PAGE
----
- Self as Context: Assessed using the Self Experiences Questionnaire (SEQ) (5).
- Pain-related interference: Assessed by the Brief Pain Inventory (BPI), a 7-item questionnaire that rates pain interference on general activity, mood, walking ability, normal work, relations with other people, sleep, and enjoyment of life
- Work and social adjustment: Assessed using the Work and Social Adjustment Scale (WSAS), a 5- item self-report measure that measures the impairment of functioning in terms of work, home management, social leisure, private leisure, and personal or family relationships
- Depression: Assessed using the Patient Health Questionnaire (PHQ-9), a 10-item self-report scale for assessing the severity of depressive symptoms
The treatment program was delivered over 4 full days per week, for 4 weeks, in a group format (9 to 11 participants per group) by a team of psychologists, occupational and physical therapists, nurses, and physicians. It included physical exercise, skills training, and education designed to explicitly enhance the key processes of PF.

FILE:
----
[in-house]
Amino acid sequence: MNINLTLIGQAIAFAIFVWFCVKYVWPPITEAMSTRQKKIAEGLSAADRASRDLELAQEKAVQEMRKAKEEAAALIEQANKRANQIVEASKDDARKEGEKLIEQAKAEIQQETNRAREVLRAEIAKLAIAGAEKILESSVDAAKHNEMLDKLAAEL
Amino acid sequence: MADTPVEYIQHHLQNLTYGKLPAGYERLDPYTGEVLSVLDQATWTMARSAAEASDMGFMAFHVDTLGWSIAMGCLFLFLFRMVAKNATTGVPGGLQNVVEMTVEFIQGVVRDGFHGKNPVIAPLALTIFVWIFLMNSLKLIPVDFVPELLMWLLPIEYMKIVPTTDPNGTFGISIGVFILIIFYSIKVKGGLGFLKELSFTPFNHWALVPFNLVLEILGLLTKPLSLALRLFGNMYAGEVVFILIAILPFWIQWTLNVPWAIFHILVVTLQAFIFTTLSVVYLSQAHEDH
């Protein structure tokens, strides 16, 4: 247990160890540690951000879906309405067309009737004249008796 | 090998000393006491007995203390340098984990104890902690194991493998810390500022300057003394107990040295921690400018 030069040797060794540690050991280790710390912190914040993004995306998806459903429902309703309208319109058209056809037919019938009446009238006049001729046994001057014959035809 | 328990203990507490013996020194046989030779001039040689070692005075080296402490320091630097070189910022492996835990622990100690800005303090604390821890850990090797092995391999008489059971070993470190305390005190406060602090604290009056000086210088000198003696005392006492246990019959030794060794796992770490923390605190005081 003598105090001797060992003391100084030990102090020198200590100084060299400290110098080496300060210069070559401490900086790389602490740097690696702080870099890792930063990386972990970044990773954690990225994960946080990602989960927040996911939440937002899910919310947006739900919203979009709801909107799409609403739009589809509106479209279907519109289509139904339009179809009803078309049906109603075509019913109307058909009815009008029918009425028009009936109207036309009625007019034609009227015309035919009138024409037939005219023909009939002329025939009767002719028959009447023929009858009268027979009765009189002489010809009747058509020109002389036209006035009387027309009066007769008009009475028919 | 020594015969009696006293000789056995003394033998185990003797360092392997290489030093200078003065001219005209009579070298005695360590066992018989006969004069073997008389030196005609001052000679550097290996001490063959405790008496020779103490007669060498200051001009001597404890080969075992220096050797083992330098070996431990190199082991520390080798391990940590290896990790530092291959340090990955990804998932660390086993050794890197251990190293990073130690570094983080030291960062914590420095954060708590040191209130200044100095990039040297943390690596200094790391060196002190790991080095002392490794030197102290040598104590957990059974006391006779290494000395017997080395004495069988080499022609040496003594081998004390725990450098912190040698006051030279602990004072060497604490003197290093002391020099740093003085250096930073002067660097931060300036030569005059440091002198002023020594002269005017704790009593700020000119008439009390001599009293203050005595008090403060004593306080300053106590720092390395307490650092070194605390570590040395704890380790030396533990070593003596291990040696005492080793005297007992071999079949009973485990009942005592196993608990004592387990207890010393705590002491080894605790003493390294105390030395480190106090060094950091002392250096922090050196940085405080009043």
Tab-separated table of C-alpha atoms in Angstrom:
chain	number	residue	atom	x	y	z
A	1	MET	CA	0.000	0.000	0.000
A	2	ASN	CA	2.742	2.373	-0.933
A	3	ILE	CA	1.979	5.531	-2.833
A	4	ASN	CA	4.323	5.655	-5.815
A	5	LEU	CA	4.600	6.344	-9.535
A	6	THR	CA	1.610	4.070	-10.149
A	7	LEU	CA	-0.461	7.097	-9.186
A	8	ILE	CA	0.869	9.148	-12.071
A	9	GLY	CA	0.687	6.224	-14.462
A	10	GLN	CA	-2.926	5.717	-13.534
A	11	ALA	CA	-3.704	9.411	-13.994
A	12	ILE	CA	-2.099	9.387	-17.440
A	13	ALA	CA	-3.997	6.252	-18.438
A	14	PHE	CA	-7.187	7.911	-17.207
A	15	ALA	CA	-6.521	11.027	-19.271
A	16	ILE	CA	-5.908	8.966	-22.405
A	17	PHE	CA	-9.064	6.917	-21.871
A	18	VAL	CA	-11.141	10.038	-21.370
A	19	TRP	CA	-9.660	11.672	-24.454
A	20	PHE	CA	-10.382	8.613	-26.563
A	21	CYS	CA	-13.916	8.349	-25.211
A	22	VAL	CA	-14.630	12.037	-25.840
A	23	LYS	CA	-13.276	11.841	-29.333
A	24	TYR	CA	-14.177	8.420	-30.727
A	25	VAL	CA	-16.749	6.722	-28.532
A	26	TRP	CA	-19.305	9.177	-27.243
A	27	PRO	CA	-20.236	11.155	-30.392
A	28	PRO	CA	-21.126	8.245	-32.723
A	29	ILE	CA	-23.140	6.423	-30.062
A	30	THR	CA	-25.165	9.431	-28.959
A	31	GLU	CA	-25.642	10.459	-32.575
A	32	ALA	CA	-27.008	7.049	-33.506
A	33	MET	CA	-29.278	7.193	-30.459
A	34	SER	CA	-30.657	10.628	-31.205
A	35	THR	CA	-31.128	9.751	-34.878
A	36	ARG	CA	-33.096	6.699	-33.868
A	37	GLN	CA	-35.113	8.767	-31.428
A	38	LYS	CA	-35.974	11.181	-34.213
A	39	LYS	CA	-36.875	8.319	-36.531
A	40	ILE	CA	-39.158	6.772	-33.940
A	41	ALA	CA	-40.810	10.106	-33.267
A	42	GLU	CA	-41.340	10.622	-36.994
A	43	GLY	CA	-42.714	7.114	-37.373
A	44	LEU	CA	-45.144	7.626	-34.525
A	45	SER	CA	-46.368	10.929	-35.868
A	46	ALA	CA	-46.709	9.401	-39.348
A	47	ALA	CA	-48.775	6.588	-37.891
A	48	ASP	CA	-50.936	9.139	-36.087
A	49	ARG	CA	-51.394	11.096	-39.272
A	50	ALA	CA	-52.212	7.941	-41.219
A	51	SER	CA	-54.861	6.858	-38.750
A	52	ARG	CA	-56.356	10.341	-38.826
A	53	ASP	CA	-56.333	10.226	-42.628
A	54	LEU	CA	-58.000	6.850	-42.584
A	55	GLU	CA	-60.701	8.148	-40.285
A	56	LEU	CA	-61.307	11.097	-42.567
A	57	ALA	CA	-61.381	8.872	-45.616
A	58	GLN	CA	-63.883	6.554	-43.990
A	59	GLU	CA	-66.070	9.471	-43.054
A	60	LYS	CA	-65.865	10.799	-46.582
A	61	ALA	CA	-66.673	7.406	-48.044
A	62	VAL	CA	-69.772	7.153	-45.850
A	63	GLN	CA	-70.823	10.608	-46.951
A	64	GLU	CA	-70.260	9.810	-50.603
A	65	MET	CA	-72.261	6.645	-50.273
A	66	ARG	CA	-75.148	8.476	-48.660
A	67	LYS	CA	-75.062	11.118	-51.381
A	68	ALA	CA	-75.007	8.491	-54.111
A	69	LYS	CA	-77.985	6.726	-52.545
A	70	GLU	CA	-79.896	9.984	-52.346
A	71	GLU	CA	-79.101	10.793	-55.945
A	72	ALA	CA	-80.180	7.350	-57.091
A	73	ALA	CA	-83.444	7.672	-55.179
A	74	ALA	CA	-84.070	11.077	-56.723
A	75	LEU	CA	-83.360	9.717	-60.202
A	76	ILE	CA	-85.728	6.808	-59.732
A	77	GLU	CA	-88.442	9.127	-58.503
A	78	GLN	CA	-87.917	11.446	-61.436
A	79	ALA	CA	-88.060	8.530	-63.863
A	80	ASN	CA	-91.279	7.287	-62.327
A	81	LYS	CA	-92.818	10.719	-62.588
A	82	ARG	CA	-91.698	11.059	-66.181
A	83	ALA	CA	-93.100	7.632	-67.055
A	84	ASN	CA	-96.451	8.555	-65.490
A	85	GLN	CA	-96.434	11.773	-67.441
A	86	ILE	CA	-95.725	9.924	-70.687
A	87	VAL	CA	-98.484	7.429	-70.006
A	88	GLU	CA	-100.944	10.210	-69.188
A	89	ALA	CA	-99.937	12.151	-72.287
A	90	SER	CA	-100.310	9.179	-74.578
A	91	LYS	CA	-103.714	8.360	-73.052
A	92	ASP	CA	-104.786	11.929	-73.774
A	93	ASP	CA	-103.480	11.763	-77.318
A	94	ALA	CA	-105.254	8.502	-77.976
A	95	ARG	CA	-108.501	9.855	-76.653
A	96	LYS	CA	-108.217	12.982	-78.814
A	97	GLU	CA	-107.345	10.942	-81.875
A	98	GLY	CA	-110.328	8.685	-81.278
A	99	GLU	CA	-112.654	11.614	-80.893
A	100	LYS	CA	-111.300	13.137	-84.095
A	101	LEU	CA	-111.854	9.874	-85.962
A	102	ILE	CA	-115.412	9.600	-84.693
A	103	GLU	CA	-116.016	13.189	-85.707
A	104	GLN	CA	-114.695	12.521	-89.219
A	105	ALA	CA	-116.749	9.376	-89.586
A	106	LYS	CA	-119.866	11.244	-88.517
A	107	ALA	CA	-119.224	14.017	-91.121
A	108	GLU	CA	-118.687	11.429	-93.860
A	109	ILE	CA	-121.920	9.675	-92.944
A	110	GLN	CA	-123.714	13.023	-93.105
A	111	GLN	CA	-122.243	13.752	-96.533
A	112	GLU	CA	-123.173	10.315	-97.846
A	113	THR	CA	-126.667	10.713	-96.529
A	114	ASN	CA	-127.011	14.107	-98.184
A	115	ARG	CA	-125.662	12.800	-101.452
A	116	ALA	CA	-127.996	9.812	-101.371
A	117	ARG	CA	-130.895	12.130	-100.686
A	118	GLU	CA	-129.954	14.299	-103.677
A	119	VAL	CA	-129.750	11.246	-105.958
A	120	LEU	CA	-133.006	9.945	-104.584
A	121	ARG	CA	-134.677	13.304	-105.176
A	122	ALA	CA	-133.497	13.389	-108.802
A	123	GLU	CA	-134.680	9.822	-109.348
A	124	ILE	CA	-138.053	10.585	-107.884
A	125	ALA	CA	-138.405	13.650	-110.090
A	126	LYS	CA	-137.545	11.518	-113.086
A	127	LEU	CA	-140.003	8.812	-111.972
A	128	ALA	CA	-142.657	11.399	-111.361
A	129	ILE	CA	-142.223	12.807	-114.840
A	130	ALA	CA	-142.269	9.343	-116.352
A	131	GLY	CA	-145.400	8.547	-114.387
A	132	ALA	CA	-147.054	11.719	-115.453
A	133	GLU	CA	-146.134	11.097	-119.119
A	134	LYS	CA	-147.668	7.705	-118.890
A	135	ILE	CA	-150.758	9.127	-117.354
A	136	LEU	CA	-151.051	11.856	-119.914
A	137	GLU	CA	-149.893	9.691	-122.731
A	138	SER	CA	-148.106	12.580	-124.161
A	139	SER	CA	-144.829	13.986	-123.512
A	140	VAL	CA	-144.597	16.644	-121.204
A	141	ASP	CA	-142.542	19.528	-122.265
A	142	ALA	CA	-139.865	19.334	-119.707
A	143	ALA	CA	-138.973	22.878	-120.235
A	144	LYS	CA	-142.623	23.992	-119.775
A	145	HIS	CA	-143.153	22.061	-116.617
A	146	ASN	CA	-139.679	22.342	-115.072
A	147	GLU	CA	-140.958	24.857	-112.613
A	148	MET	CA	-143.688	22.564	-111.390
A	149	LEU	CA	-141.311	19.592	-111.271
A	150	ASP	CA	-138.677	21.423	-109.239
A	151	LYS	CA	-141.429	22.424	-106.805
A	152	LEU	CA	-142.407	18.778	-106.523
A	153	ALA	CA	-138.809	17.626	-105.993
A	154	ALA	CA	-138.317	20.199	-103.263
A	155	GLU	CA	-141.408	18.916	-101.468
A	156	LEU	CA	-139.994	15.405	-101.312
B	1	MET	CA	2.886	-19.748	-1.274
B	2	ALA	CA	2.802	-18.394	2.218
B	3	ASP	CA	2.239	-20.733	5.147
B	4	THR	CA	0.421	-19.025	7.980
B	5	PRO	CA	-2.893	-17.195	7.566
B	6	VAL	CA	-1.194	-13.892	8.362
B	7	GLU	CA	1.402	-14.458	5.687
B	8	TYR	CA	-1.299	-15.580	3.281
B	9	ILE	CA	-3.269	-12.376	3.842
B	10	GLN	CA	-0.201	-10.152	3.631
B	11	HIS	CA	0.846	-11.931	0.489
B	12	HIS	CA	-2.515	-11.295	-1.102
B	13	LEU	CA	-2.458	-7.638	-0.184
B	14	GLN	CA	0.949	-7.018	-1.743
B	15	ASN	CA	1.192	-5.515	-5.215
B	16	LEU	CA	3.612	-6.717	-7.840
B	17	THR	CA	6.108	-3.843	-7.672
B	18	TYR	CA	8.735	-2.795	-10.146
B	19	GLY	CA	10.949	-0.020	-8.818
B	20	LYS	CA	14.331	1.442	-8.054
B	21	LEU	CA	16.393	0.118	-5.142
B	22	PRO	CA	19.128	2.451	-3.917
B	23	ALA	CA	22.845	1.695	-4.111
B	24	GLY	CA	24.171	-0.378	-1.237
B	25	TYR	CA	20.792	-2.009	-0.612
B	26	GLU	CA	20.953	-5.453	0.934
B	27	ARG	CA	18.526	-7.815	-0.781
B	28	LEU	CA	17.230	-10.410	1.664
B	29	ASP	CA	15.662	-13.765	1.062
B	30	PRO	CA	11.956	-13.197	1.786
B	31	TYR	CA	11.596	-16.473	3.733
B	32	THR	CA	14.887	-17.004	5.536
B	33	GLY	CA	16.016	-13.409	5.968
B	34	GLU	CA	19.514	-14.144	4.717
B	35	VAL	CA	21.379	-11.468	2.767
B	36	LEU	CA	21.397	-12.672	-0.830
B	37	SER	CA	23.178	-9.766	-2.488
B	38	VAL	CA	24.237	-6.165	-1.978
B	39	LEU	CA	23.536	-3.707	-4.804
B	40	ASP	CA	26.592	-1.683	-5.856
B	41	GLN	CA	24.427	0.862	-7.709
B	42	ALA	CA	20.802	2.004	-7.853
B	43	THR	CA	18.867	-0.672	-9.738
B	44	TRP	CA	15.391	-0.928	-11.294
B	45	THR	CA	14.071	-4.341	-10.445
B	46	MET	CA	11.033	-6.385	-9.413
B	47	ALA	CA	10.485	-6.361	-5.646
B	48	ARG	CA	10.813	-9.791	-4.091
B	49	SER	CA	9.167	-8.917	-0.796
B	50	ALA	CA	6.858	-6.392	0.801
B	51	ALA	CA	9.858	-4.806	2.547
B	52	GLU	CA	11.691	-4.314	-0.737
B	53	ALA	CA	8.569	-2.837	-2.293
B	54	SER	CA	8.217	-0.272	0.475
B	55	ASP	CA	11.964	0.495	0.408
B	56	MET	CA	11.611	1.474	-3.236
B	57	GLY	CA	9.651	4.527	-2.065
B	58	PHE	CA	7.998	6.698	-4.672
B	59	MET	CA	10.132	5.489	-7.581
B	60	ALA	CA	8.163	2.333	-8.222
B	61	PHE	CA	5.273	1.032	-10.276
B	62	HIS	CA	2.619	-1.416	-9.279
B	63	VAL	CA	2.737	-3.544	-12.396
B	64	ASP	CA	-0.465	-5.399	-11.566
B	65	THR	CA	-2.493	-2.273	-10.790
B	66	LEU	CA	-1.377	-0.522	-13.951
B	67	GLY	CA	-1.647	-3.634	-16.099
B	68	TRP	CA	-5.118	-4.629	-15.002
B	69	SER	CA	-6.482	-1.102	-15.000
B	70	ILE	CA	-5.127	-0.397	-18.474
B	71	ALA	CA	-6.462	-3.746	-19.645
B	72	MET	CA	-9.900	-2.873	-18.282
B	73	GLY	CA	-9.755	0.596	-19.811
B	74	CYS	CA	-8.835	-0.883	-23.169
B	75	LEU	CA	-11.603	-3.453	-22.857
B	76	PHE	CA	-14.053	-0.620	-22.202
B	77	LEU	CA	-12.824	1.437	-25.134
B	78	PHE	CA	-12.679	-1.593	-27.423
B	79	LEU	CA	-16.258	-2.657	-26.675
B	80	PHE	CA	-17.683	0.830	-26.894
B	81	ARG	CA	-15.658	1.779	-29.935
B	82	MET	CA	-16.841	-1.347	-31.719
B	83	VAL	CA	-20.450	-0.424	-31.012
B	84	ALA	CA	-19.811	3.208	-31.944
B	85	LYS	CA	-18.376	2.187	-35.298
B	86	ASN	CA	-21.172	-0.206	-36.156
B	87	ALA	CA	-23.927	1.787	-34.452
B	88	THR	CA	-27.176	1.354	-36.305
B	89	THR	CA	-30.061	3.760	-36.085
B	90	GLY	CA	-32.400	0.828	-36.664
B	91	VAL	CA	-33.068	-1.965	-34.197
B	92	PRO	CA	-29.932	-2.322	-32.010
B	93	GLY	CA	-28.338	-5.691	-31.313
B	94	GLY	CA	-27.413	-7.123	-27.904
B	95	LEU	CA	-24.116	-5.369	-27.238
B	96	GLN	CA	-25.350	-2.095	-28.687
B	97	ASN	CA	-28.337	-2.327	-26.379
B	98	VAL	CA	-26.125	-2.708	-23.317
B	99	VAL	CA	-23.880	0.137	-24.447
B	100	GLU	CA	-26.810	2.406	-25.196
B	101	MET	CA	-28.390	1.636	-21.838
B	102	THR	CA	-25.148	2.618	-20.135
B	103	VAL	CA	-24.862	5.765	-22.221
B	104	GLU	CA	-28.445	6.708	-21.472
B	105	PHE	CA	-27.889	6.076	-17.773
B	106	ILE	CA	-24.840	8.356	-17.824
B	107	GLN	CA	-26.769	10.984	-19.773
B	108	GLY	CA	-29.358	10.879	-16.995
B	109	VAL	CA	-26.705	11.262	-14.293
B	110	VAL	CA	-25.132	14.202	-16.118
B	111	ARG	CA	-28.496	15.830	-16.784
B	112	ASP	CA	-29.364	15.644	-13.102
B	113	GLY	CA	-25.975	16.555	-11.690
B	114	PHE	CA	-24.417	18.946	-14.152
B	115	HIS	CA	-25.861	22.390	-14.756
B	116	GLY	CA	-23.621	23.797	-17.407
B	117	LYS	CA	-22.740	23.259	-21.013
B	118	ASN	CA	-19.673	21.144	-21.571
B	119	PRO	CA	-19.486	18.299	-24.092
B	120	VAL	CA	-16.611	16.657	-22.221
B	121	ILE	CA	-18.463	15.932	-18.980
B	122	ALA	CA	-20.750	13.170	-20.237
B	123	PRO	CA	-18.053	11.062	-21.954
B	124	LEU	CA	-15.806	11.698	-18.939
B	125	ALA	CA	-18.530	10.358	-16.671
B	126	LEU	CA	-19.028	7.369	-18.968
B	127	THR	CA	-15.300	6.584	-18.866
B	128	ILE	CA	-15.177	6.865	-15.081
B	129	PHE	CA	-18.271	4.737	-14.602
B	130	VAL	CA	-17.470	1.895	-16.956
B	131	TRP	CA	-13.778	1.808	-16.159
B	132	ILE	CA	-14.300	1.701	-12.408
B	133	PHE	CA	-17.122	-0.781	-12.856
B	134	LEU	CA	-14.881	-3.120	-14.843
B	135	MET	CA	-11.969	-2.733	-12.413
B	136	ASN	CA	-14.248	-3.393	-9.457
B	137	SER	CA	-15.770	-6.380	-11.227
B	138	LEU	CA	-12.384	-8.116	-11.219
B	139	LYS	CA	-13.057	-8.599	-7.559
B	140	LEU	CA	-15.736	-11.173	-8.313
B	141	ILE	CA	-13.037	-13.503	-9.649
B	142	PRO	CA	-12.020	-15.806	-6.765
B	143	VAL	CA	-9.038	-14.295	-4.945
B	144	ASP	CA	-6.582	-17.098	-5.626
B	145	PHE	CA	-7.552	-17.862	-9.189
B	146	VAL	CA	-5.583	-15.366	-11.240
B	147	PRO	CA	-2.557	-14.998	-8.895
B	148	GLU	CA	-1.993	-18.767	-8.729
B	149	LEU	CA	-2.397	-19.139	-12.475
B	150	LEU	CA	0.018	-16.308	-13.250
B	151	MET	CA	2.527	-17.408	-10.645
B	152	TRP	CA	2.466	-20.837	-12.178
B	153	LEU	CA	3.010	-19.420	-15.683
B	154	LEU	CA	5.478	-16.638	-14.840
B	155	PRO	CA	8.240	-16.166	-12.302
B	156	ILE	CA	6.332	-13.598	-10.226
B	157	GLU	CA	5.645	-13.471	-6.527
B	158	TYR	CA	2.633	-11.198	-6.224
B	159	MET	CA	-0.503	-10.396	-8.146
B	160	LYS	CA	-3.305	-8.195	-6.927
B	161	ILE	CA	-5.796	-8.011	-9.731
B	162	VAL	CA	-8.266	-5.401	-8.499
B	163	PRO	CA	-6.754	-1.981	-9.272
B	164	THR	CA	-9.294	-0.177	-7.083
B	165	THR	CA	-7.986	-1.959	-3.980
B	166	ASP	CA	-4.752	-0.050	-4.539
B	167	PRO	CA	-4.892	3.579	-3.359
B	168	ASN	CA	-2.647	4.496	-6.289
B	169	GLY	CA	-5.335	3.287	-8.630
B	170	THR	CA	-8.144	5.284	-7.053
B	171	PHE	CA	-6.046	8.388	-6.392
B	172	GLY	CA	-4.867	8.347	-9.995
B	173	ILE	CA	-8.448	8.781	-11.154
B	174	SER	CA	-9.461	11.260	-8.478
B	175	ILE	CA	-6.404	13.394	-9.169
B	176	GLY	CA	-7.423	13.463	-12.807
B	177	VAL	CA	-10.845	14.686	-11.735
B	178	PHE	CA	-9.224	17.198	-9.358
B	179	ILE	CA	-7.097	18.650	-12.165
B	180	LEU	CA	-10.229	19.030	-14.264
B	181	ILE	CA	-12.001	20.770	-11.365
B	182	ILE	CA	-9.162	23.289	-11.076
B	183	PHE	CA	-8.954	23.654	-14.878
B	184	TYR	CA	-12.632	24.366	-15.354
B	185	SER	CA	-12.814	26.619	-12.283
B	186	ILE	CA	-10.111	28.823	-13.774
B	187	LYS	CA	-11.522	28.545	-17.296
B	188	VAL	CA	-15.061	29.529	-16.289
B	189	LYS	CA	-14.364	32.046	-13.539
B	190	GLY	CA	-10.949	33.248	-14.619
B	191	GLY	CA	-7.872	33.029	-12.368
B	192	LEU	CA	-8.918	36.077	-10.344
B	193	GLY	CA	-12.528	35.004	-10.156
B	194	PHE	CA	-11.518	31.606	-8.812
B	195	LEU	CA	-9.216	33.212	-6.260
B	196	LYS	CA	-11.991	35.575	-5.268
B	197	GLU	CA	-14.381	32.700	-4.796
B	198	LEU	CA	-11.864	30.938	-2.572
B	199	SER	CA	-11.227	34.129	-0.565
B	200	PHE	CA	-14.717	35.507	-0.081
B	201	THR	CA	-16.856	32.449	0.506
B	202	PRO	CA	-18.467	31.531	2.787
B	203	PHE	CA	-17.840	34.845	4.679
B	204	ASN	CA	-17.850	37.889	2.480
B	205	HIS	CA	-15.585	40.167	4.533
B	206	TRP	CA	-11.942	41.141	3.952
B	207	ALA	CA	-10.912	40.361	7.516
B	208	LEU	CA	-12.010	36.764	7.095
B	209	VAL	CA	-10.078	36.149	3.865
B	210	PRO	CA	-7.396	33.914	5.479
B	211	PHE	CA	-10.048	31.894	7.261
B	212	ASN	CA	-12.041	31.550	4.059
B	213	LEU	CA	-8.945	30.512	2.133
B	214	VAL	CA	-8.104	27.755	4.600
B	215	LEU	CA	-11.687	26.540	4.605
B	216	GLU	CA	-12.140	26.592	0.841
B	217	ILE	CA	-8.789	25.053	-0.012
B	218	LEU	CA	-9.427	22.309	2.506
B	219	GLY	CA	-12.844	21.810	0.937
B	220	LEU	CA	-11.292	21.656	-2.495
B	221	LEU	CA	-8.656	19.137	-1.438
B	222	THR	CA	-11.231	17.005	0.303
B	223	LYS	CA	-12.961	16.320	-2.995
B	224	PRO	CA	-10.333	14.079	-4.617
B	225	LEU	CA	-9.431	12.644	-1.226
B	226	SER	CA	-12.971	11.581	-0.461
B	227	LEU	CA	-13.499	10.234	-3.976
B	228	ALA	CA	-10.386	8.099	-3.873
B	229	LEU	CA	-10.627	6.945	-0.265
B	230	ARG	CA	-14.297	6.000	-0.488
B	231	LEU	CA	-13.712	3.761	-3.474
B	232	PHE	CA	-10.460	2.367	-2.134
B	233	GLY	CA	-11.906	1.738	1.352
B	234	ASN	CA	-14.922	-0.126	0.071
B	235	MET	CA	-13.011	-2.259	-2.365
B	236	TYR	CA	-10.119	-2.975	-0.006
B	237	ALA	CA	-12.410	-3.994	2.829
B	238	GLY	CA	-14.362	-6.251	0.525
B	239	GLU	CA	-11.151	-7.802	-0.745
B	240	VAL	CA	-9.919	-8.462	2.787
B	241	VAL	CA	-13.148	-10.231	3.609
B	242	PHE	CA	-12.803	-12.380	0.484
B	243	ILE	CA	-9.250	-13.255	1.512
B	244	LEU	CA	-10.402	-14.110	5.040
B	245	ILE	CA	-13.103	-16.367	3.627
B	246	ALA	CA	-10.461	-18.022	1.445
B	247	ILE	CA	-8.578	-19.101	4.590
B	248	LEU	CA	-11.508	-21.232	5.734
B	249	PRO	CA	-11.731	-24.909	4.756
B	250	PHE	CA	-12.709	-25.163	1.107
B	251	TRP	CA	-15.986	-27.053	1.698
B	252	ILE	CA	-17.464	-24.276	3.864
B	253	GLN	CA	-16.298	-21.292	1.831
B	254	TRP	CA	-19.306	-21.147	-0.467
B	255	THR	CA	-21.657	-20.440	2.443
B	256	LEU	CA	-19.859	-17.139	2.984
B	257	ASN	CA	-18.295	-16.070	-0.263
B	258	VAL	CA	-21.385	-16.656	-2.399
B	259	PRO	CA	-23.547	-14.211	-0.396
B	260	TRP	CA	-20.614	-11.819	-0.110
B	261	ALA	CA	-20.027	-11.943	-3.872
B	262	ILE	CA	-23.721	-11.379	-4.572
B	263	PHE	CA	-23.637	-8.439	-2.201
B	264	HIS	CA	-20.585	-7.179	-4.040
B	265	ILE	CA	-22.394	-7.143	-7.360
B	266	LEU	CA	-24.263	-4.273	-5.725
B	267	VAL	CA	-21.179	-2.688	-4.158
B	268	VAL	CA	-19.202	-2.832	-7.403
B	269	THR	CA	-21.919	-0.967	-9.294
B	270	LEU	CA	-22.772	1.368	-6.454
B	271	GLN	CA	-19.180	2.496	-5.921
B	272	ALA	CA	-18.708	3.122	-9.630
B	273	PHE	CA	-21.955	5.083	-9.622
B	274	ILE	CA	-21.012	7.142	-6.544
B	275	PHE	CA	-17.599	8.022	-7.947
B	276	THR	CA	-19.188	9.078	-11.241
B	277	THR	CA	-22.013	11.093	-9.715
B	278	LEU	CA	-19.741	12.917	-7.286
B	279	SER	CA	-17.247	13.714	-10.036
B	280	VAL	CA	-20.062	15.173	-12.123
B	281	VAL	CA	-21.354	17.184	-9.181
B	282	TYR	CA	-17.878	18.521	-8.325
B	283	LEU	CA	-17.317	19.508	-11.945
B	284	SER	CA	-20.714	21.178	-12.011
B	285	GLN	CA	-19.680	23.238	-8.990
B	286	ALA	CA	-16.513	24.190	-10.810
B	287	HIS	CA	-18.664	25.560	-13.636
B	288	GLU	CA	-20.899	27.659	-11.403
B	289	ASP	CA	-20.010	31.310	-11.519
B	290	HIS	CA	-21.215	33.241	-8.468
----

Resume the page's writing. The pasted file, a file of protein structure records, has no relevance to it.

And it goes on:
Below is a brief overview of each discipline’s contribution:
|Psychology||22||Exposure-based and experiential exercises, metaphor, mindfulness practice, and motivational methods|
|Physical Therapy||24||Physical exercises designed to increase aspects of psychological flexibility*|
|Occupational therapy||16||Teaching and practice of value-based, motivational methods, and practical (function-related) skills training|
|Primary physician||3||Lecturing on pain mechanisms, diagnoses, and treatments|
|Nursing||9||Lecturing and counseling on pain, medication, and health|